By default, the master copy contains the metadata that decides which files get linked into a virtual copy and which files do not. Files are either owned by the web server (server-owned), are configuration files (config-owned), or are linked in (virtual). Directories can be server-owned or config-owned, but most of the time they need to be just plain directories (default-owned) created inside the installation directory (set with the -d option). webapp-config provides a number of switches which allows for overriding the master copy's metadata - in the case the overriding is ever needed.

The --default-dirs and --virtual-files switches allow the administrator to decide what webapp-config will do if (respectively) a directory or a file is marked as being default or virtual. webapp-config can be instructed to make the directory or file any of the other choices - server-owned or config-owned - instead.


webapp-config is intended to fully support ${ROOT}. For administrators unsure what that means see the emerge man page (man emerge).


See packages.gentoo.rog for an https://packages.gentoo.org/useflags/vhosts.

Using the vhosts USE flag webapp-config is capable of managing the following applications:

Application Package Homepage Description
Bugzilla www-apps/bugzilla https://www.bugzilla.org Bugzilla is the Bug-Tracking System from the Mozilla project.
cgit www-apps/cgit https://git.zx2c4.com/cgit/about A fast web-interface for git repositories.
cvsweb www-apps/cvsweb https://www.freebsd.org/projects/cvsweb.html WWW interface to a CVS tree
dokuwiki www-apps/dokuwiki https://www.splitbrain.org/projects/dokuwiki DokuWiki is a simple to use Wiki aimed at a small company's documentation needs.
Drupal www-apps/drupal https://drupal.org/ PHP-based open-source platform and content management system.
MediaWiki www-apps/mediawiki https://www.mediawiki.org The MediaWiki wiki web application (as used on wikipedia.org).
mirmon www-apps/mirmon http://people.cs.uu.nl/henkp/mirmon/ Simple webapp to monitor the status of mirrors.
Moodle www-apps/moodle https://moodle.org The Moodle Course Management System.
mythweb www-apps/mythweb https://www.mythtv.org PHP scripts intended to manage MythTV from a web browser.
Nextcloud www-apps/nextcloud https://nextcloud.com/ Web-based personal cloud that runs on your own server.
phpBB www-apps/phpBB https://www.phpbb.com/ phpBB is an open-source bulletin board package.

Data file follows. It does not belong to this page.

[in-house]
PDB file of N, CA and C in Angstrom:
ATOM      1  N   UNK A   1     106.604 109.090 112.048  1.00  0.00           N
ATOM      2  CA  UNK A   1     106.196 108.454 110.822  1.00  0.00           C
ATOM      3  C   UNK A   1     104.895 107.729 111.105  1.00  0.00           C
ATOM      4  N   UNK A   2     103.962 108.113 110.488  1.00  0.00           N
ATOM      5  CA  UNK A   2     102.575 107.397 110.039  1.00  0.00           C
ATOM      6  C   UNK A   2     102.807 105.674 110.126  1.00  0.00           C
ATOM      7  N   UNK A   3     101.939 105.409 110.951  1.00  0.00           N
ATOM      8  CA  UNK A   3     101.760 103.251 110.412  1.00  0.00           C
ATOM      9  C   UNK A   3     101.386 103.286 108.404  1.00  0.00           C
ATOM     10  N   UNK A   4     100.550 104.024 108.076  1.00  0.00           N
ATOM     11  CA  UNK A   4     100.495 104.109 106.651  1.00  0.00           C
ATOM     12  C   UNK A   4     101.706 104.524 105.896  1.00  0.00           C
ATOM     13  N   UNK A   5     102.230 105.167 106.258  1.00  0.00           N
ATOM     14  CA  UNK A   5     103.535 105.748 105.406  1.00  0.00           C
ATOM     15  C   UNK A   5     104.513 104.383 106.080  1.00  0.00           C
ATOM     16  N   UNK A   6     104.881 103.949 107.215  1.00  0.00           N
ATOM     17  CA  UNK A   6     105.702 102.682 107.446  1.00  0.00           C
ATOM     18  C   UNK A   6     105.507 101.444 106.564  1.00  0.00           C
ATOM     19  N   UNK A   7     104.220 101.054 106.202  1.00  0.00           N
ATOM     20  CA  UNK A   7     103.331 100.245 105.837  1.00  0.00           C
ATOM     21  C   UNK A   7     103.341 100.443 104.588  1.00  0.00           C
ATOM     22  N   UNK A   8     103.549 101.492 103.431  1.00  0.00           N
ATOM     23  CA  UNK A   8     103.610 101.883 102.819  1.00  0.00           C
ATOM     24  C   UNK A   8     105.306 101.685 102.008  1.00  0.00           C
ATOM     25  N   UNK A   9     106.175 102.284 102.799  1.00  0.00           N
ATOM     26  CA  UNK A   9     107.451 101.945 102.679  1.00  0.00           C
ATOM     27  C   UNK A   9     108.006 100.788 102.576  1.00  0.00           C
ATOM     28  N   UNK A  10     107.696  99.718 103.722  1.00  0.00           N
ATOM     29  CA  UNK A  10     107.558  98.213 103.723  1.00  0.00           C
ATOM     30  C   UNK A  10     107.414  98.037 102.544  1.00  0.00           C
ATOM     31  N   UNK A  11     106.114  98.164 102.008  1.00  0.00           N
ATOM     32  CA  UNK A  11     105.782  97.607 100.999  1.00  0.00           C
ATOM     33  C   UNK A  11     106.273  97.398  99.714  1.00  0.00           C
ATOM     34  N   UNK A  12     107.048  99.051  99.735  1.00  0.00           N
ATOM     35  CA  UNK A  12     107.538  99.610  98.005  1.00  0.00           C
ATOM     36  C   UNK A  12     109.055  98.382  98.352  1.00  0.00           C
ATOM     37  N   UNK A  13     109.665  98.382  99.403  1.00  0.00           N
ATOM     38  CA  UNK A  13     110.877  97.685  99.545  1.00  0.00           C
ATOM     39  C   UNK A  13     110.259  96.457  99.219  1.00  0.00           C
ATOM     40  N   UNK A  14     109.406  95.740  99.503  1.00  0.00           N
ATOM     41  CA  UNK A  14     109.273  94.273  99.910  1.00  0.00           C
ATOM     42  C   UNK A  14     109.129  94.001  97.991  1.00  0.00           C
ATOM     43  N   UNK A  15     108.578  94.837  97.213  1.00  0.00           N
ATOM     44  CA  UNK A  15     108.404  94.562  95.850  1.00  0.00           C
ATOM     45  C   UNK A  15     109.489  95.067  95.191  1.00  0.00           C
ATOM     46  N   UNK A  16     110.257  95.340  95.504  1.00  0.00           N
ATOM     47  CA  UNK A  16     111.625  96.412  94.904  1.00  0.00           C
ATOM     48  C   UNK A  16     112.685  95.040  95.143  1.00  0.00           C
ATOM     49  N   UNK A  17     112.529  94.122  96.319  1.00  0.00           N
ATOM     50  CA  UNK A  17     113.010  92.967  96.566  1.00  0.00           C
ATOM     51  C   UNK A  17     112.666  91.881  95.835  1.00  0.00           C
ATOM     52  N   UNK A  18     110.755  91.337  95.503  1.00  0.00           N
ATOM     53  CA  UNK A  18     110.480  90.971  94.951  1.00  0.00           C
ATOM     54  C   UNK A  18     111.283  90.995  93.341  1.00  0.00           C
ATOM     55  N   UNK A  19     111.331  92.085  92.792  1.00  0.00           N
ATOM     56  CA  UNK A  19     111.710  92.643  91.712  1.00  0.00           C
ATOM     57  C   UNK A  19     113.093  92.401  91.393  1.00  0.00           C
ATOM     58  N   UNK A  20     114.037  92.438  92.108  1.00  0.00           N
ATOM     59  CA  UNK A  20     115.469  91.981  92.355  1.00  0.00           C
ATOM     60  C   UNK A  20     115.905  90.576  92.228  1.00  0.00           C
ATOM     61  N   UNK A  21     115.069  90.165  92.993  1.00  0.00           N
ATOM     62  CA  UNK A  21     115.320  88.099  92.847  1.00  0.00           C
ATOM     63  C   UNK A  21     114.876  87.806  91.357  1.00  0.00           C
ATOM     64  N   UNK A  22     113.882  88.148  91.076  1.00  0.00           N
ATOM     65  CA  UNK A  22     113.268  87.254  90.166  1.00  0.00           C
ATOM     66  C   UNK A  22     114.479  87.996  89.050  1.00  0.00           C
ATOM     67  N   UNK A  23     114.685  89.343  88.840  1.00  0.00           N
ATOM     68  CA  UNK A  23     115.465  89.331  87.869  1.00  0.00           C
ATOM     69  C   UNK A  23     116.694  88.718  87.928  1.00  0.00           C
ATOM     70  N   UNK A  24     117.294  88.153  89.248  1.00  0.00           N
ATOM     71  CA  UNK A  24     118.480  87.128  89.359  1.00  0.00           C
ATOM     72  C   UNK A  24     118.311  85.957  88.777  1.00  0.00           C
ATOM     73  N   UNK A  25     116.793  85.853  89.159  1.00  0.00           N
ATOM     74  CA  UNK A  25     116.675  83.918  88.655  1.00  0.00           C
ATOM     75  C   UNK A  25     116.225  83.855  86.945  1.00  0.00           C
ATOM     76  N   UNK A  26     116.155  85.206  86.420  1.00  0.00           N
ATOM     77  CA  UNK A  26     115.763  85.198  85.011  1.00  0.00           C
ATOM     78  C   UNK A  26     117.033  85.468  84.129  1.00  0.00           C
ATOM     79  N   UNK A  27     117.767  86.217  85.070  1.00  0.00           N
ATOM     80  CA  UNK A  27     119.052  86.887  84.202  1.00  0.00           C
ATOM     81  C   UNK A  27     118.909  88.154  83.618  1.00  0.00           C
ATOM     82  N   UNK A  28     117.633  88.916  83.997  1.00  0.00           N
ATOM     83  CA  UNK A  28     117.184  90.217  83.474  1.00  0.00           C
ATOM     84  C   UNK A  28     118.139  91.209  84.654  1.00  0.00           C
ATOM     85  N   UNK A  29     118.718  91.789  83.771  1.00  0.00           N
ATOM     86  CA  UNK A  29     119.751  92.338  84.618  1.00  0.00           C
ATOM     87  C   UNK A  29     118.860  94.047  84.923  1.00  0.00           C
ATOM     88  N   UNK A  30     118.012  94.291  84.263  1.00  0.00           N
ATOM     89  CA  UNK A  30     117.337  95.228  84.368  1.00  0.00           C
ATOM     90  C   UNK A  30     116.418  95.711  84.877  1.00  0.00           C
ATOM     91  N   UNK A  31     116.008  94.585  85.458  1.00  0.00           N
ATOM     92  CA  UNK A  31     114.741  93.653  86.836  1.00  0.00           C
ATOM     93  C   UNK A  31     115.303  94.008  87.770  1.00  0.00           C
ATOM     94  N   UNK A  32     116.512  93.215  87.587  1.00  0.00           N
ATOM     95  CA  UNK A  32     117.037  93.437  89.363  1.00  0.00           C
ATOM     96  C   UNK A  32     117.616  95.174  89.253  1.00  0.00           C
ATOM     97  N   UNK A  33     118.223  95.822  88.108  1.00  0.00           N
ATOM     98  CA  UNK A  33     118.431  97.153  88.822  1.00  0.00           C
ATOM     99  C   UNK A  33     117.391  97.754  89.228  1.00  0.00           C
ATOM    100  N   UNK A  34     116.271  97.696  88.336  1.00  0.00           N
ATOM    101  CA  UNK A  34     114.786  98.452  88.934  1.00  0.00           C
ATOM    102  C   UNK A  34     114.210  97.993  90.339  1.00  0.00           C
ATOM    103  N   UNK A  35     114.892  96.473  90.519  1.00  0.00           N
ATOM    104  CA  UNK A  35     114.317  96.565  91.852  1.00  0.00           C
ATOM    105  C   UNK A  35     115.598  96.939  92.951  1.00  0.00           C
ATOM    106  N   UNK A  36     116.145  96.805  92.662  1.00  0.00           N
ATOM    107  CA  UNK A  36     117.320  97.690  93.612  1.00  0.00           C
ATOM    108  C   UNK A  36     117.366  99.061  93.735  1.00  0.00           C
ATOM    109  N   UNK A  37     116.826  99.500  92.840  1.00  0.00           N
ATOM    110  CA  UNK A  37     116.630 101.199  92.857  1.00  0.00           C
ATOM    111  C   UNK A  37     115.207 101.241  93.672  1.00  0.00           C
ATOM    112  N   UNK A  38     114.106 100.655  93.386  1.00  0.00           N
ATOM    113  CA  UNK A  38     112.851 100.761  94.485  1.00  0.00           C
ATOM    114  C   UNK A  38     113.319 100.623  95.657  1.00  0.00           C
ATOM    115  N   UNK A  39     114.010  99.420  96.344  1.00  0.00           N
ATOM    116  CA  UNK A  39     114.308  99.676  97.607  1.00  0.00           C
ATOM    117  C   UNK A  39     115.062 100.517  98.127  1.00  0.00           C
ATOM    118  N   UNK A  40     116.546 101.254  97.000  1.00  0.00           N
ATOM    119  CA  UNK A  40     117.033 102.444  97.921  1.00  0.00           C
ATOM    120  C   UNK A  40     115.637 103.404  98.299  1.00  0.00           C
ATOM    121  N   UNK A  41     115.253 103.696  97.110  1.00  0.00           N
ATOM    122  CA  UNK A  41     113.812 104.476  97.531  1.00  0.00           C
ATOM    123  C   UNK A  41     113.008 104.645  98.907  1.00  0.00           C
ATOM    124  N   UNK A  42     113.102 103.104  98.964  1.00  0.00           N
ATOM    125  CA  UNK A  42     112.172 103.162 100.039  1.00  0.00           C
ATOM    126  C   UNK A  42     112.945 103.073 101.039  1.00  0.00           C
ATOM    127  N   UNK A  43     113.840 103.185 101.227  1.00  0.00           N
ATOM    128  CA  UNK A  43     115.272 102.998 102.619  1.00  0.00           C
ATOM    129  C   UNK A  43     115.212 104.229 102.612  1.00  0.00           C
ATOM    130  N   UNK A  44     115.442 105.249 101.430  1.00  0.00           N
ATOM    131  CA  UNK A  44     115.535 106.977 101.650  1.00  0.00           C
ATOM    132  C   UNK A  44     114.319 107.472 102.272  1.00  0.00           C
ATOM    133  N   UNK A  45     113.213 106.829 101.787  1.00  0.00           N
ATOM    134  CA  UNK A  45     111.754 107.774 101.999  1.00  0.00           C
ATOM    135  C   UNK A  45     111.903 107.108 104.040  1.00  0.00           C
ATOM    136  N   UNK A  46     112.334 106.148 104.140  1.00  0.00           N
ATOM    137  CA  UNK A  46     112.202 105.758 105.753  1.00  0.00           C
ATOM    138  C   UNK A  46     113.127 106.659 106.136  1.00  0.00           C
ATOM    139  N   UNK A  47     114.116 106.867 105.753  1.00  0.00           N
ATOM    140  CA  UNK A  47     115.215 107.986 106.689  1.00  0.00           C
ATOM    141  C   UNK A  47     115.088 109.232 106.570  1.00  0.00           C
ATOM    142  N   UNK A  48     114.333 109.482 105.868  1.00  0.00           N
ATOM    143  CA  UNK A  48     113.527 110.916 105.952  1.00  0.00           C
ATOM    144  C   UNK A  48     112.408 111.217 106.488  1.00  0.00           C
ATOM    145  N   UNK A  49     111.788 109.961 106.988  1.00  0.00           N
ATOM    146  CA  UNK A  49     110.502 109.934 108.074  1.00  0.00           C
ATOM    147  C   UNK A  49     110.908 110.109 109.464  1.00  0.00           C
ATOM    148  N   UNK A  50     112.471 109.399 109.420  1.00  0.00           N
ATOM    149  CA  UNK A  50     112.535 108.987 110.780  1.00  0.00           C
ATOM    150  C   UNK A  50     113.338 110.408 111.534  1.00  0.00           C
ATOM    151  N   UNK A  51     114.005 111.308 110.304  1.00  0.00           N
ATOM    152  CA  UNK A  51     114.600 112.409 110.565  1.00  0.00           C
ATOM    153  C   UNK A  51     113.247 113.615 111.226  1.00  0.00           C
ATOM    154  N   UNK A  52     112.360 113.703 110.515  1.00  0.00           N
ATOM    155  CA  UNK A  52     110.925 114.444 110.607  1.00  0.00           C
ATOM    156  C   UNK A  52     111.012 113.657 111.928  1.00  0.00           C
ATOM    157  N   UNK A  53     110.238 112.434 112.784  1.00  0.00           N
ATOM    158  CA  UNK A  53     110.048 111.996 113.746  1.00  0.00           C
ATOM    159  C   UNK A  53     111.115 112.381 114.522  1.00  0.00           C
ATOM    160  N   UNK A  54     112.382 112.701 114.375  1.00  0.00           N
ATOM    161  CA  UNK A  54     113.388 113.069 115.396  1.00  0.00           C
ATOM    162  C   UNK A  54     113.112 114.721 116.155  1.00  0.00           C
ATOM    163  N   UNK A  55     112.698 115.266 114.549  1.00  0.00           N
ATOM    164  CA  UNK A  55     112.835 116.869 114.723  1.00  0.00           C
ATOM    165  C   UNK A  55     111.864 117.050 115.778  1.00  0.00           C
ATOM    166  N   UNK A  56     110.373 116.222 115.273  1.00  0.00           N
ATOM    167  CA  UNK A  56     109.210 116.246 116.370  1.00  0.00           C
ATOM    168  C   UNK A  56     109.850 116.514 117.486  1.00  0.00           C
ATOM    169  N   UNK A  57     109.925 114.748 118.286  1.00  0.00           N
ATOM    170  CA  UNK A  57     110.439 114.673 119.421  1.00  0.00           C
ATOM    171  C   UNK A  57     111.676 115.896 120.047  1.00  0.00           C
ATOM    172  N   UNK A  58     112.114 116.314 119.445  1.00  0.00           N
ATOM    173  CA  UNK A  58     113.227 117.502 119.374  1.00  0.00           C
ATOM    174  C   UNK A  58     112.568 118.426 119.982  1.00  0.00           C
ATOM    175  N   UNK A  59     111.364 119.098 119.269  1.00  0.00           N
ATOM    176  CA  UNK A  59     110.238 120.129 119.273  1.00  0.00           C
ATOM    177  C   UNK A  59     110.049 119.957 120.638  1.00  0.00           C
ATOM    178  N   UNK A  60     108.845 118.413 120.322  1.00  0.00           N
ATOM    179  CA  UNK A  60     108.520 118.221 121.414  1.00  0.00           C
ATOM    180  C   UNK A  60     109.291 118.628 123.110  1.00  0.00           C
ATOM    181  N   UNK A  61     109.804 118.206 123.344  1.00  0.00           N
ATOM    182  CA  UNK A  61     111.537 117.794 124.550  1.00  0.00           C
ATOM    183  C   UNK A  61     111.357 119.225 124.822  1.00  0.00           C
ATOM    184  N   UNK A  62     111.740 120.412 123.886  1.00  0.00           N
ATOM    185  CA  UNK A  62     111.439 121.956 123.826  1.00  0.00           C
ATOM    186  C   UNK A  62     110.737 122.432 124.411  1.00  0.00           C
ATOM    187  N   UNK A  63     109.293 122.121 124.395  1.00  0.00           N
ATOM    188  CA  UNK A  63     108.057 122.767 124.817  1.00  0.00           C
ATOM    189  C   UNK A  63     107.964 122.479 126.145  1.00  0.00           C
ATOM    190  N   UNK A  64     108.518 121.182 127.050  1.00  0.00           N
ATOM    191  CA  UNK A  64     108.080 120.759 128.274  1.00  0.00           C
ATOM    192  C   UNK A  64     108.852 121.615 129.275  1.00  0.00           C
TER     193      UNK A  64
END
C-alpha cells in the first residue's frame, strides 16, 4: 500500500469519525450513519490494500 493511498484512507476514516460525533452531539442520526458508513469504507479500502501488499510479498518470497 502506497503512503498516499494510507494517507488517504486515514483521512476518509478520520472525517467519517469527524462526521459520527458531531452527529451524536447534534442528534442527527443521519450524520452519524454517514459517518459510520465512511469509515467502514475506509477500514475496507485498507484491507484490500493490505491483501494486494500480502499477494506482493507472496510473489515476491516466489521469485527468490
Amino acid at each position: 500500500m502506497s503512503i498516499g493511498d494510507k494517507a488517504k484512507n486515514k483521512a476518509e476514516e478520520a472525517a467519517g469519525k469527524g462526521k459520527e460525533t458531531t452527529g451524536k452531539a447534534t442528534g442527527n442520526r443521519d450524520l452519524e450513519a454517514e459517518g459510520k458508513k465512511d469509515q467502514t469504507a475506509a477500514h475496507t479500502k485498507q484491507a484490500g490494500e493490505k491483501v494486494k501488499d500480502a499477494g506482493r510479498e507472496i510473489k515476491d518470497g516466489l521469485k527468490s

phpsysinfo www-apps/phpsysinfo https://github.com/phpsysinfo/phpsysinfo/ phpSysInfo is a nice package that will display your system stats via PHP.
postfixadmin www-apps/postfixadmin http://postfixadmin.sourceforge.net Web Based Management tool for Postfix style virtual domains and users.
rutorrent www-apps/rutorrent https://github.com/Novik/ruTorrent ruTorrent is a front-end for the popular Bittorrent client rTorrent.
tt-rss www-apps/tt-rss https://tt-rss.org/ Tiny Tiny RSS - A web-based news feed (RSS/Atom) aggregator using AJAX.
wiliki www-apps/wiliki http://practical-scheme.net/wiliki/ WiLiKi is a lightweight Wiki engine written in and running on Gauche Scheme.
WordPress www-apps/wordpress https://wordpress.org/ Wordpress php and mysql based content management system (CMS).


USE flags

USE flags for app-admin/webapp-config Gentoo's installer for web-based applications

portage Propagate python_targets dependencies to sys-apps/portage


Install webapp-config:

root #emerge --ask app-admin/webapp-config


Web server setup

webapp-config needs to know which web server to host the installed applications with. Popular choices include:

If a web server has not been set up previous to this step in the webapp-config process, do so before continuing to proceed through this article. Visit the links referenced above to install and configure the web server. Once the web server has been set up return to this article

Edit the following line in the /etc/vhosts/webapp-config file to set a web server. This example would be the correct modification to make if lighttpd (www-servers/lighttpd) was the web server of choice:

FILE /etc/vhosts/webapp-configSetting webapp-config's web server preference


Listing and installing webapps

First, determine which versions are available but unused:

root #webapp-config --list-unused-installs

To list the webapps that are installed, with their version and full install location:

root #webapp-config --list-installs -V

webapp-config does not list the host or dir arguments used to install the webapp, if any.

To install a webapp, use the -I switch and provide two arguments, the application name (which will be short, such as nextcloud), and the version:

root #webapp-config -I <app> <version>

To install a webapp under a specific vhost or subdirectory, use the -h <host> and/or -d <dir> arguments to override the defaults from /etc/vhosts/webapp-config:

root #webapp-config -I <app> <version> -h <host> -d <dir>

The webapp will be accessible at http://<host>/<dir>/.

To show information about an installed webapp:

root #webapp-config --show-installed [-h <host>] [-d <dir>]

This will print the webapp name, and installed version, of the webapp at the given location.

Upgrading an installed webapp

First, determine which versions are available but unused:

root #webapp-config --list-unused-installs

This will list applications in a format like <app>-<new-version>

Then determine what you are using:

root #webapp-config --list-installs -V

You might see listings like /var/www/example.com/htdocs/dir, figure out how this maps to the -h and -d arguments, if at all. Run the upgrade with:

root #webapp-config -U <app> <new-version> [-h <host>] [-d <dir>]

Removing an installation

To remove an installed webapp:

root #webapp-config -C nextcloud <version>

If you've removed a webapp by hand and need to update the database for webapp-config, first check using pretend:

root #webapp-config --prune-database=pretend

If this looks correct, follow up with:

root #webapp-config --prune-database=clean

--prune-database=clean will only remove the registry entries, it will never remove files it doesn't recognize.